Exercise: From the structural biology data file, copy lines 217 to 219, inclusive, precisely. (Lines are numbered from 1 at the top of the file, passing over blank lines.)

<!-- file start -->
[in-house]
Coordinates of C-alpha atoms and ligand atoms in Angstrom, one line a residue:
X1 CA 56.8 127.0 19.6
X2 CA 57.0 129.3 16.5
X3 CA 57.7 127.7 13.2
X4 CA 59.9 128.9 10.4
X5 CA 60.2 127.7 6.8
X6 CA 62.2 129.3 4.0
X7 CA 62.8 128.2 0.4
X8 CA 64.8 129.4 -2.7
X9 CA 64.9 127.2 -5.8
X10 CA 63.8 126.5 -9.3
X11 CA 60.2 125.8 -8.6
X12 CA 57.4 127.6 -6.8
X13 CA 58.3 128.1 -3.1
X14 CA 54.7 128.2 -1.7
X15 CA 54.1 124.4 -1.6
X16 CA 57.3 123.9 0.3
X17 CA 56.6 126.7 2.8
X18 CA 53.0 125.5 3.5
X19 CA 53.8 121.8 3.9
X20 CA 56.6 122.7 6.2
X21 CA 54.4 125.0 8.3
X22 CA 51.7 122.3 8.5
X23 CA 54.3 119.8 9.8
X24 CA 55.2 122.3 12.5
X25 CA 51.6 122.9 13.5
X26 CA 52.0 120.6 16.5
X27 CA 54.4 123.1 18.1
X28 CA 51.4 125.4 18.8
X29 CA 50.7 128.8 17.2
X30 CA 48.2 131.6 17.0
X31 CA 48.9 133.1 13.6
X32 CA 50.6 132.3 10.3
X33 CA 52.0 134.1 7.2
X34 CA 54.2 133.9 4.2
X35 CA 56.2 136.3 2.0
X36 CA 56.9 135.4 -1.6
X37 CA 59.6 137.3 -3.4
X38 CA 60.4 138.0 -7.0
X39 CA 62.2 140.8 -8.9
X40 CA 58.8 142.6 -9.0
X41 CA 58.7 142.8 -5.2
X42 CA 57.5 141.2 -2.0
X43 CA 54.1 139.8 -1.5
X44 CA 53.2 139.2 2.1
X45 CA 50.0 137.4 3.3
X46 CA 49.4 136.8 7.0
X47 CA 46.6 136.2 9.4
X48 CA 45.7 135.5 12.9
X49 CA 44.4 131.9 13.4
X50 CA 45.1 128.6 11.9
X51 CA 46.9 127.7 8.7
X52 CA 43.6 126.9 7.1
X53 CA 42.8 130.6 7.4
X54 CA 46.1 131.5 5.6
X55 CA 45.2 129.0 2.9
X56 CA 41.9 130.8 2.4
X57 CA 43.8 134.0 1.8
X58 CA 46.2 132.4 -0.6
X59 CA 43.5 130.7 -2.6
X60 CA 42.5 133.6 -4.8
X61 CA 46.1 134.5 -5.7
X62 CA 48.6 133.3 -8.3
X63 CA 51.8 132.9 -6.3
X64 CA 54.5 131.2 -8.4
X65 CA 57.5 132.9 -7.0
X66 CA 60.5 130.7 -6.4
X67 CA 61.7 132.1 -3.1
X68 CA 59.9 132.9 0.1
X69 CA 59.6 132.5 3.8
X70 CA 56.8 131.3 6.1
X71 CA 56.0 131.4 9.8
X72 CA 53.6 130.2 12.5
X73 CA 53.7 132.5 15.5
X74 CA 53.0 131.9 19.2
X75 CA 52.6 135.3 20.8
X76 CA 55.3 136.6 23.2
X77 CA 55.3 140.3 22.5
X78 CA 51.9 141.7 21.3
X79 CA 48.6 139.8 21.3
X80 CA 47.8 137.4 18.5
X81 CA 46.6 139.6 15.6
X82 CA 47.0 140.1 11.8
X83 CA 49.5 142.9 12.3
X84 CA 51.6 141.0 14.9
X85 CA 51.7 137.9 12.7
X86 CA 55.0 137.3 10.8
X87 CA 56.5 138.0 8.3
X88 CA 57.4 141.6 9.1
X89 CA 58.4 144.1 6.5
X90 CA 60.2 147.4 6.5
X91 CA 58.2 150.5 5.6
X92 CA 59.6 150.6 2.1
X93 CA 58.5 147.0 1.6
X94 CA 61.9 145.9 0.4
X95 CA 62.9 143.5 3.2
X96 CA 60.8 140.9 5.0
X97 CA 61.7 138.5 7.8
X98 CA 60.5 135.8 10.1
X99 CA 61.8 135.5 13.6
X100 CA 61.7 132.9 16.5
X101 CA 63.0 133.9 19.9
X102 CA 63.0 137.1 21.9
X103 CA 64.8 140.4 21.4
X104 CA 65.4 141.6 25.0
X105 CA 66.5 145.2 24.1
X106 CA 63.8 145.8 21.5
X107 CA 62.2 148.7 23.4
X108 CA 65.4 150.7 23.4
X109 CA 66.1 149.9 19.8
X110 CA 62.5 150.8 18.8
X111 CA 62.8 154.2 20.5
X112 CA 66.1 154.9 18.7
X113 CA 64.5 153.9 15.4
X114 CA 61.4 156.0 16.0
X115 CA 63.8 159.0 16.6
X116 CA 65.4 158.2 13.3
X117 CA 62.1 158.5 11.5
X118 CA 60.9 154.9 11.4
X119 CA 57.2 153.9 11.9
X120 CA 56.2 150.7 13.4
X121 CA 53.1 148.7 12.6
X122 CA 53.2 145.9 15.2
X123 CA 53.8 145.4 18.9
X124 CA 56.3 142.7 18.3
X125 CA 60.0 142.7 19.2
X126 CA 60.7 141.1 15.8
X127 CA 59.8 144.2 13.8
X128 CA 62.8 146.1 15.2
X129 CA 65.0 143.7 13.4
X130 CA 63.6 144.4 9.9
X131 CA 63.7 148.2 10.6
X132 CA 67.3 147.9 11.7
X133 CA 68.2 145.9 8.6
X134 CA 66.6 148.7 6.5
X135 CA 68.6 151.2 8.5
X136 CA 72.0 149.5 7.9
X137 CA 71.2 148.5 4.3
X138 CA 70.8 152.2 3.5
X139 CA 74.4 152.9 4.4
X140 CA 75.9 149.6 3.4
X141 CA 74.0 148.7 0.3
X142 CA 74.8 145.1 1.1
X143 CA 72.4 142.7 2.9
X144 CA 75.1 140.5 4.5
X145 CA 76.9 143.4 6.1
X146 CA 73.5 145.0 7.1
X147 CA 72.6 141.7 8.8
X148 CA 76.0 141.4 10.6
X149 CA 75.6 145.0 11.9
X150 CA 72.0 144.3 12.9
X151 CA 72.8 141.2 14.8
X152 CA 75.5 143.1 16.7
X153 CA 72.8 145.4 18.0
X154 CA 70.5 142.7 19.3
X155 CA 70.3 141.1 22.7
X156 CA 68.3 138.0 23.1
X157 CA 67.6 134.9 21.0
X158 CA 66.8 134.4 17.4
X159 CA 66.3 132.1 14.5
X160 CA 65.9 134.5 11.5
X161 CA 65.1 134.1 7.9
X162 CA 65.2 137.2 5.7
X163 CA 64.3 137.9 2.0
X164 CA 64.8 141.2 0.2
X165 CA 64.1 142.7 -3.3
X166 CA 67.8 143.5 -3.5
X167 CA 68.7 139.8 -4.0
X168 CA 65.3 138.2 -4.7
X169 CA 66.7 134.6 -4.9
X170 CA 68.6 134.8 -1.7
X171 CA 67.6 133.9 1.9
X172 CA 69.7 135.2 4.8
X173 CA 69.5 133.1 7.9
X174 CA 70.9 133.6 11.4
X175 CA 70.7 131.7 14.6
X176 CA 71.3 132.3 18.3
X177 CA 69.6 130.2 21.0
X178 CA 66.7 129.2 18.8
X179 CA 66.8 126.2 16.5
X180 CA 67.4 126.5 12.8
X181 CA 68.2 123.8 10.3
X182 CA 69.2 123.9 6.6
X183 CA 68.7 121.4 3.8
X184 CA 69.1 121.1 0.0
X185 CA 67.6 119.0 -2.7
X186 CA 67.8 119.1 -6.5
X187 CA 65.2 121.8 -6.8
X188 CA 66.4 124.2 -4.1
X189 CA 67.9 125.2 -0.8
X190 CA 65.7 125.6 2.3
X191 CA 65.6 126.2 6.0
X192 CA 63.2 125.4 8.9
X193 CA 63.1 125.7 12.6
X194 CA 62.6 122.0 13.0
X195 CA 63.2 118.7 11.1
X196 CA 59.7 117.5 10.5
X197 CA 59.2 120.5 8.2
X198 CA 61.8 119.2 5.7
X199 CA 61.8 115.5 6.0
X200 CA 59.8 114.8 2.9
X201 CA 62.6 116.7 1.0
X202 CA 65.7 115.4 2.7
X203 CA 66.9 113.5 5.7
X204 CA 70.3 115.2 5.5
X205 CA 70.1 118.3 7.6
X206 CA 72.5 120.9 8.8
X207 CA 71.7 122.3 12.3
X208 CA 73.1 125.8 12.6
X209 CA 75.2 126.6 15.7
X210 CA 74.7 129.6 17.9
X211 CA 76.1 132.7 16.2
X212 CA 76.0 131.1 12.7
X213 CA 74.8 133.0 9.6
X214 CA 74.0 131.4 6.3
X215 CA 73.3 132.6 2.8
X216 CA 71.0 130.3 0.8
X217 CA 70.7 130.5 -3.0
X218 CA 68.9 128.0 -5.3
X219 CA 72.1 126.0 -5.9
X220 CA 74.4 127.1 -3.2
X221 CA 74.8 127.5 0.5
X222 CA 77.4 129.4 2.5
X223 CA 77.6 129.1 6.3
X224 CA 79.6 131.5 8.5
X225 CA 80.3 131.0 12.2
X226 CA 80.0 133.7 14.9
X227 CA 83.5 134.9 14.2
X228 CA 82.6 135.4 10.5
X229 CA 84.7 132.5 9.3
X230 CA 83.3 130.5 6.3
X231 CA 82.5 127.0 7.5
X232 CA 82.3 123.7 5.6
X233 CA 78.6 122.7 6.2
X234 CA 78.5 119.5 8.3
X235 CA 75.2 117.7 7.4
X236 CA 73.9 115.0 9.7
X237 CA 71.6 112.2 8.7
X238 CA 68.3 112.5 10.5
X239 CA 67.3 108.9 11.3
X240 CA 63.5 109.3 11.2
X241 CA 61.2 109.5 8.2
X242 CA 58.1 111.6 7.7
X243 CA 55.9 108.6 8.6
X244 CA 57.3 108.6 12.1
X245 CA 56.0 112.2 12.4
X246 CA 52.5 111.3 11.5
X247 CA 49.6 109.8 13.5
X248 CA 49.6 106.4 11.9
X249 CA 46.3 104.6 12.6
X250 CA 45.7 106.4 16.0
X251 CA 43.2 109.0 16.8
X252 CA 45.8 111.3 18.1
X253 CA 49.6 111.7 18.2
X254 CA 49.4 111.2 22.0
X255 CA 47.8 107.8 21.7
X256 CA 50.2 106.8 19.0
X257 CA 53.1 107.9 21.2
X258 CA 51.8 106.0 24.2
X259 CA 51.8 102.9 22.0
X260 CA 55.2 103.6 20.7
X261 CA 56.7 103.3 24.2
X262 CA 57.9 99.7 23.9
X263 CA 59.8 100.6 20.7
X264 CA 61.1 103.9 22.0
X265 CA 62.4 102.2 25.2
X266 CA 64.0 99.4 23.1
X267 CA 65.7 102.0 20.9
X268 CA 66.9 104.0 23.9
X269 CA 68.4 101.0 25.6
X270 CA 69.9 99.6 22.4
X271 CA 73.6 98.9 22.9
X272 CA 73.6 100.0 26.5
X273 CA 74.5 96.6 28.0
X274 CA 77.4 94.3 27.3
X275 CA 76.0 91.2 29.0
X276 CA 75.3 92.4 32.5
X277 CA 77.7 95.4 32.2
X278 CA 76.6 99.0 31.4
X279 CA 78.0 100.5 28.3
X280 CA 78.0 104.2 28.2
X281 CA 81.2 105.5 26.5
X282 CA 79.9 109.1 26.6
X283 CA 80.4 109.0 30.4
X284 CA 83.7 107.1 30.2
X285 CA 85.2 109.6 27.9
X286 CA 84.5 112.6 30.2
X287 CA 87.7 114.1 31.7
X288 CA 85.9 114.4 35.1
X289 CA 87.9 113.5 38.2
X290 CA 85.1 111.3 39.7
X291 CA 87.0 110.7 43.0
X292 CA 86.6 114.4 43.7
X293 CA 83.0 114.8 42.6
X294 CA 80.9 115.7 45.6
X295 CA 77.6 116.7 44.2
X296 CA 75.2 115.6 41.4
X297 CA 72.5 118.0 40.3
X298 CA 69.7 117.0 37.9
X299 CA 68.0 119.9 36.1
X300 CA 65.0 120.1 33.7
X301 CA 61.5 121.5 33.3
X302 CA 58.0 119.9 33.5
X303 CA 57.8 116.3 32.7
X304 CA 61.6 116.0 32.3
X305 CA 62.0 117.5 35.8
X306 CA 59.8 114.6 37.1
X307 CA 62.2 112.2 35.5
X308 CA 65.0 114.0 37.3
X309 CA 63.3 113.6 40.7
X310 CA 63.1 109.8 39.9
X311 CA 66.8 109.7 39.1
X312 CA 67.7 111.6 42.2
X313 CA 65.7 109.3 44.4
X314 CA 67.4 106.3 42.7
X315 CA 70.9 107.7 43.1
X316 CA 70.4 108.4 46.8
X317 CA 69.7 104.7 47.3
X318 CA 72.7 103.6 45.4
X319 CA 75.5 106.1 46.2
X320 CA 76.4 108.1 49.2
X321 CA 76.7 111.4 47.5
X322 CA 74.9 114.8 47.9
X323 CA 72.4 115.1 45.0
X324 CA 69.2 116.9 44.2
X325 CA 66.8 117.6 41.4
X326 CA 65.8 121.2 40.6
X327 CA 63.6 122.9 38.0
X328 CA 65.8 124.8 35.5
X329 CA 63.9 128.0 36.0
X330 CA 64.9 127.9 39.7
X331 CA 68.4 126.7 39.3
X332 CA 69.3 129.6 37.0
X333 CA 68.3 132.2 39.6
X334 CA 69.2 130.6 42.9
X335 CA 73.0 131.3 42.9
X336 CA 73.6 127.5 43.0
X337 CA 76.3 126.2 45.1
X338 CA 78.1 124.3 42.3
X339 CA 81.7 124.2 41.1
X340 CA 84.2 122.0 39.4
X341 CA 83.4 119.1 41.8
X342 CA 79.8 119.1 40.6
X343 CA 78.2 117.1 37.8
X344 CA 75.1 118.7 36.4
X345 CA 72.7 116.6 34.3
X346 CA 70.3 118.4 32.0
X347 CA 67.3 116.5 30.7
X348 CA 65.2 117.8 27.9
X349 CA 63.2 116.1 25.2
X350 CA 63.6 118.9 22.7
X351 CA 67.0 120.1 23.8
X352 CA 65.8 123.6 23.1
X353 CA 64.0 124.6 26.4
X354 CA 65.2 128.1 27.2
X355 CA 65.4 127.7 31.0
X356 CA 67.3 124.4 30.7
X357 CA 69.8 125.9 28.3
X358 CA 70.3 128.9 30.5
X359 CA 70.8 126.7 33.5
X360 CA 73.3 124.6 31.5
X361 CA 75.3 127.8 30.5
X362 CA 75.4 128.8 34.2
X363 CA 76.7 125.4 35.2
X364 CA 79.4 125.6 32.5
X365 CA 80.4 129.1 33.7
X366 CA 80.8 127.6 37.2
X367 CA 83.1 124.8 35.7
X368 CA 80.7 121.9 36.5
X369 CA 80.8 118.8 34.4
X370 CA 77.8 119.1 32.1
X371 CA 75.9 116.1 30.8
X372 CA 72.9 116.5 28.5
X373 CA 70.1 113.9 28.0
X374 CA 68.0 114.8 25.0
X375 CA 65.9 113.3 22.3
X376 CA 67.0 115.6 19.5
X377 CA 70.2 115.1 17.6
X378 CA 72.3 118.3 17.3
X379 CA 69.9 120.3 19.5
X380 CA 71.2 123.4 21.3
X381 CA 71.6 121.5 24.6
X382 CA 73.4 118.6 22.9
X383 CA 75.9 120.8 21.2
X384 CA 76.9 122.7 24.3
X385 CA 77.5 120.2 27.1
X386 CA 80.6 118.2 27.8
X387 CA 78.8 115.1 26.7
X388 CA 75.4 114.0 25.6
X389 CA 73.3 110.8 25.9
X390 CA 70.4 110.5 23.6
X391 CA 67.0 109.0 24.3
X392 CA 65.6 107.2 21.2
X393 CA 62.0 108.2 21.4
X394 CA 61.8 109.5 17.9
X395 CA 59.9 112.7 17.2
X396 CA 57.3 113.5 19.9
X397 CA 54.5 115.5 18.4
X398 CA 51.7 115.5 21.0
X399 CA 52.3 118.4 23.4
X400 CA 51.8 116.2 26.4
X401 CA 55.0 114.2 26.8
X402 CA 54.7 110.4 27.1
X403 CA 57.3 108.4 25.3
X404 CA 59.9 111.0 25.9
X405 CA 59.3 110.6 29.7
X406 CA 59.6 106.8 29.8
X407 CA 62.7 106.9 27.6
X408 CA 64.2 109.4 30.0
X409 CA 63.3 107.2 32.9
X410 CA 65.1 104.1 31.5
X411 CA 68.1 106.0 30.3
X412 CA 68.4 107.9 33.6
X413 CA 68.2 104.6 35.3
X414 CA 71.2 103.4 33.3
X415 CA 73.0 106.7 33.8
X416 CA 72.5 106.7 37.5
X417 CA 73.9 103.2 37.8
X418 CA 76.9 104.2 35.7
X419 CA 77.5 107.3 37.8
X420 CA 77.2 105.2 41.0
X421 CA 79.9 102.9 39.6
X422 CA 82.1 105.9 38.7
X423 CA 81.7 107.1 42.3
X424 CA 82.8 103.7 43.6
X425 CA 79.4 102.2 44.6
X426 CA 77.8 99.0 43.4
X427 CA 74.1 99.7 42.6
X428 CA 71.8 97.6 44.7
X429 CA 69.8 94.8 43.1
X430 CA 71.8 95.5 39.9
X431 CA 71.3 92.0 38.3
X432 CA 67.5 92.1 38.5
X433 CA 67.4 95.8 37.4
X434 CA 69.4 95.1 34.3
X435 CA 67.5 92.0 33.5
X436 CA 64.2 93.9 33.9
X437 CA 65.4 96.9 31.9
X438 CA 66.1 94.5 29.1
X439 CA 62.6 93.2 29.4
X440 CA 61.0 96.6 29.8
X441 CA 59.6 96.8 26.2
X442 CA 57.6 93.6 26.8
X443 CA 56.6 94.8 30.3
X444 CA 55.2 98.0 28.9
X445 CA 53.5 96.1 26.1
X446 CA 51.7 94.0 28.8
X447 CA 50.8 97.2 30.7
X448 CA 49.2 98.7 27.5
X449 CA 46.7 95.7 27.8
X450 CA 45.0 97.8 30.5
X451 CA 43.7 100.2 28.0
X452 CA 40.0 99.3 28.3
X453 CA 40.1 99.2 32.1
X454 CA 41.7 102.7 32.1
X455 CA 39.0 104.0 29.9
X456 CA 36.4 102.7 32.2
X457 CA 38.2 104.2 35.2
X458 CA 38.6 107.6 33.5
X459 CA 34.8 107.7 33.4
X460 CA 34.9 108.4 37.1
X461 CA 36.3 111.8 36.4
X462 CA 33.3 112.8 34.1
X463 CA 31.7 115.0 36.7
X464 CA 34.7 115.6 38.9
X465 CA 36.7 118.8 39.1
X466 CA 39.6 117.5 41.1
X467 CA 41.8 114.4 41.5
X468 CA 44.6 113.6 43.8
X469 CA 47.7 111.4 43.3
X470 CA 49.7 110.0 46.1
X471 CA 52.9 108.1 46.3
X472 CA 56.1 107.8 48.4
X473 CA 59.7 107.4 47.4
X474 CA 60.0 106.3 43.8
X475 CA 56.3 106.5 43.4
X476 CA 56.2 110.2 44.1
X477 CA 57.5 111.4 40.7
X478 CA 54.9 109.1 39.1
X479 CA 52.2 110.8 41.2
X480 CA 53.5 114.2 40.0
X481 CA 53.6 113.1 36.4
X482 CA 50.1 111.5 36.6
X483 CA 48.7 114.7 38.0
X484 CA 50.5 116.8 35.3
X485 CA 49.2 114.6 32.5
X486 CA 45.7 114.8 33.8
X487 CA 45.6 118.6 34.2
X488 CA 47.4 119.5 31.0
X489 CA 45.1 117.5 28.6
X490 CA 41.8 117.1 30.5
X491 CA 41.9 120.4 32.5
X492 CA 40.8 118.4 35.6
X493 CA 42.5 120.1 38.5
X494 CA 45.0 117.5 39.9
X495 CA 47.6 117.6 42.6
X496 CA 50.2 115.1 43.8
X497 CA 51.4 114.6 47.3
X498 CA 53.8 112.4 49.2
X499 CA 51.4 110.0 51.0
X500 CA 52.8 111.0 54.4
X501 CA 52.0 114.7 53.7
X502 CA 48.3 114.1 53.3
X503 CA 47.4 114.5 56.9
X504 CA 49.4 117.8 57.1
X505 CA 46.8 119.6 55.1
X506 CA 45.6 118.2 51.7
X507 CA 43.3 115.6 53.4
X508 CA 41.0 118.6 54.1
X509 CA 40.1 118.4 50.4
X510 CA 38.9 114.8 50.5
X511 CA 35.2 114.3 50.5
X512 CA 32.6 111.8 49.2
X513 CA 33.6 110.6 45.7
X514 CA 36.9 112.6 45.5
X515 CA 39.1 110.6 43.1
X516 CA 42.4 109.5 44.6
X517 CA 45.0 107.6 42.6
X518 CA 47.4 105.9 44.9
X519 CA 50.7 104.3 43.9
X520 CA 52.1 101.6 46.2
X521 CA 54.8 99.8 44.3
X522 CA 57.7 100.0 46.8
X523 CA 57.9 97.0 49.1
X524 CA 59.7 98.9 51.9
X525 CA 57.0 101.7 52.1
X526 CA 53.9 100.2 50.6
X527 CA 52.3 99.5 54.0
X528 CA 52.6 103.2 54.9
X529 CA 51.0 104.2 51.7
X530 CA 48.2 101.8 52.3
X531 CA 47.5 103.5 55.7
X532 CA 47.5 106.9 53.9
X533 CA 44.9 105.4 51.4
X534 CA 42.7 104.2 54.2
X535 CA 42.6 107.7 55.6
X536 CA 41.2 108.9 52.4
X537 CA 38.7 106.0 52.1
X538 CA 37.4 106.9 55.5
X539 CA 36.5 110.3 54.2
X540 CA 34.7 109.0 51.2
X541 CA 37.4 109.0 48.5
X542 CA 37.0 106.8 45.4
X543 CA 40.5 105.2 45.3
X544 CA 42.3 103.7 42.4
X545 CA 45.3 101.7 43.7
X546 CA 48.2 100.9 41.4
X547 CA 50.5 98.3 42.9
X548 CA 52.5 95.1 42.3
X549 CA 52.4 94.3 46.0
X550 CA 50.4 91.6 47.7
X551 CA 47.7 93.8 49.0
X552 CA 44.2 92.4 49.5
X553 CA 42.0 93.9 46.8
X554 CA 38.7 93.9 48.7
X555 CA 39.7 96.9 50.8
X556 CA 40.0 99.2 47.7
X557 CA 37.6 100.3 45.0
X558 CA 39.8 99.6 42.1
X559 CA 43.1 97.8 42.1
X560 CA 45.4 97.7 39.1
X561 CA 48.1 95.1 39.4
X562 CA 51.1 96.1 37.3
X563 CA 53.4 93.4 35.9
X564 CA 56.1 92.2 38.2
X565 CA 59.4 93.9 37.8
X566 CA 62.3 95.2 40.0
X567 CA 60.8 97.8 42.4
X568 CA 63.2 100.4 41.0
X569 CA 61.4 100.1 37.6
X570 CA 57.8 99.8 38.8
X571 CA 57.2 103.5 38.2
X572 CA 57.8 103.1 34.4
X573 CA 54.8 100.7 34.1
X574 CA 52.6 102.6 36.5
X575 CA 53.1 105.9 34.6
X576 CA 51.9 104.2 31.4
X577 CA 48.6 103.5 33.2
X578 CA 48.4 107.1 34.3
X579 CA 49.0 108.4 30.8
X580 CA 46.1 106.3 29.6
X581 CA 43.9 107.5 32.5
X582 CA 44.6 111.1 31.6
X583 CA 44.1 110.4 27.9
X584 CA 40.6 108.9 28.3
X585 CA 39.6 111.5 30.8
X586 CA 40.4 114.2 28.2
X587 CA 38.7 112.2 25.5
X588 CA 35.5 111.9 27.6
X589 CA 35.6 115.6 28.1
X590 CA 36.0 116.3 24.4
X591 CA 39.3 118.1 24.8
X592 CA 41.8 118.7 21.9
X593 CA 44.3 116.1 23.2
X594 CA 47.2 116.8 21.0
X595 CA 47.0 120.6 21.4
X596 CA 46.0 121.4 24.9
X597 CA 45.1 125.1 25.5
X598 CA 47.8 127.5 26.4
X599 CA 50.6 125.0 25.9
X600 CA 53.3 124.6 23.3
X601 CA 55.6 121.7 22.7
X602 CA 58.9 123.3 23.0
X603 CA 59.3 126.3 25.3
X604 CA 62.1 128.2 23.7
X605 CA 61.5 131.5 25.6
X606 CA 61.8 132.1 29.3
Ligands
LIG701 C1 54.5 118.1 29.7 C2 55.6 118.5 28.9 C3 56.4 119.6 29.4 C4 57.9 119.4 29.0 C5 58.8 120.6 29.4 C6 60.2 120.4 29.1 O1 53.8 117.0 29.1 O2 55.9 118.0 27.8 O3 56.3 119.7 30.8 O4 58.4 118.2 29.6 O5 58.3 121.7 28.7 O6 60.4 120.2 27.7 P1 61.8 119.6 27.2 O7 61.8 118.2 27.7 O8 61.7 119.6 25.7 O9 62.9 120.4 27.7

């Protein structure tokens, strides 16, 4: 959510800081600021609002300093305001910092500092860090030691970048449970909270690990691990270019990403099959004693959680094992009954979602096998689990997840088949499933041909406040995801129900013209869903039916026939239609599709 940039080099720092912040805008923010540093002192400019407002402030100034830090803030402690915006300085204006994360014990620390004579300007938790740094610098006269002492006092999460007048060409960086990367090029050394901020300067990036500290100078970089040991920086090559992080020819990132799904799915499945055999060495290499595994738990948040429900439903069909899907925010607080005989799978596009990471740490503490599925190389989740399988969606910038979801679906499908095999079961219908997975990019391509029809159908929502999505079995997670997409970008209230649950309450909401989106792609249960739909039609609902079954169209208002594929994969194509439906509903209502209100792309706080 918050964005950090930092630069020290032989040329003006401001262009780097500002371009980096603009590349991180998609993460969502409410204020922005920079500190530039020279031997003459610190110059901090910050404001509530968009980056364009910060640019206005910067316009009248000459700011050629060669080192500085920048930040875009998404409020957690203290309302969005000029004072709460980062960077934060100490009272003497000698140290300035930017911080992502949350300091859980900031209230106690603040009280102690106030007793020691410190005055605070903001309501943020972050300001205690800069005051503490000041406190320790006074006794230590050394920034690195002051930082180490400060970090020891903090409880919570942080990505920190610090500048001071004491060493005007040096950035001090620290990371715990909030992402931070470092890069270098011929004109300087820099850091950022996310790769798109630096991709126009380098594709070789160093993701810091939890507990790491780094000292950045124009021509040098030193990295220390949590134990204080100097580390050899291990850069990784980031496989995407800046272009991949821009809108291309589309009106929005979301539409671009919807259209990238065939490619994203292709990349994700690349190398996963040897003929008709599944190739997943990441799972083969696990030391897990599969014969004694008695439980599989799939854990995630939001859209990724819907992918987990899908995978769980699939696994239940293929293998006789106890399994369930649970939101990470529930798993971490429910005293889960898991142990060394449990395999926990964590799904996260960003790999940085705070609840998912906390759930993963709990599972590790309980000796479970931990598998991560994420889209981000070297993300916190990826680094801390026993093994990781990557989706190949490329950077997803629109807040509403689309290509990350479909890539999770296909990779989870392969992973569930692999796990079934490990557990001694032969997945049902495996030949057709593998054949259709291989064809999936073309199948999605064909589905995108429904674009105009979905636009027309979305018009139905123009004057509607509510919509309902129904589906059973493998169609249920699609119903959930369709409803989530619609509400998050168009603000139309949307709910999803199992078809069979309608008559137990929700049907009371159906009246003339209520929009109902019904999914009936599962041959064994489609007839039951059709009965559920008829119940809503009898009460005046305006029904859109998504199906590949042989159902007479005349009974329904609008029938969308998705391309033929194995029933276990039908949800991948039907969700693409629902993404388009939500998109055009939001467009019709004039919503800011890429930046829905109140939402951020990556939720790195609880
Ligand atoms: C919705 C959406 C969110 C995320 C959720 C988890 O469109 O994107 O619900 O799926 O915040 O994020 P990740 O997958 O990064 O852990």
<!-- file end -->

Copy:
X215 CA 73.3 132.6 2.8
X216 CA 71.0 130.3 0.8
X217 CA 70.7 130.5 -3.0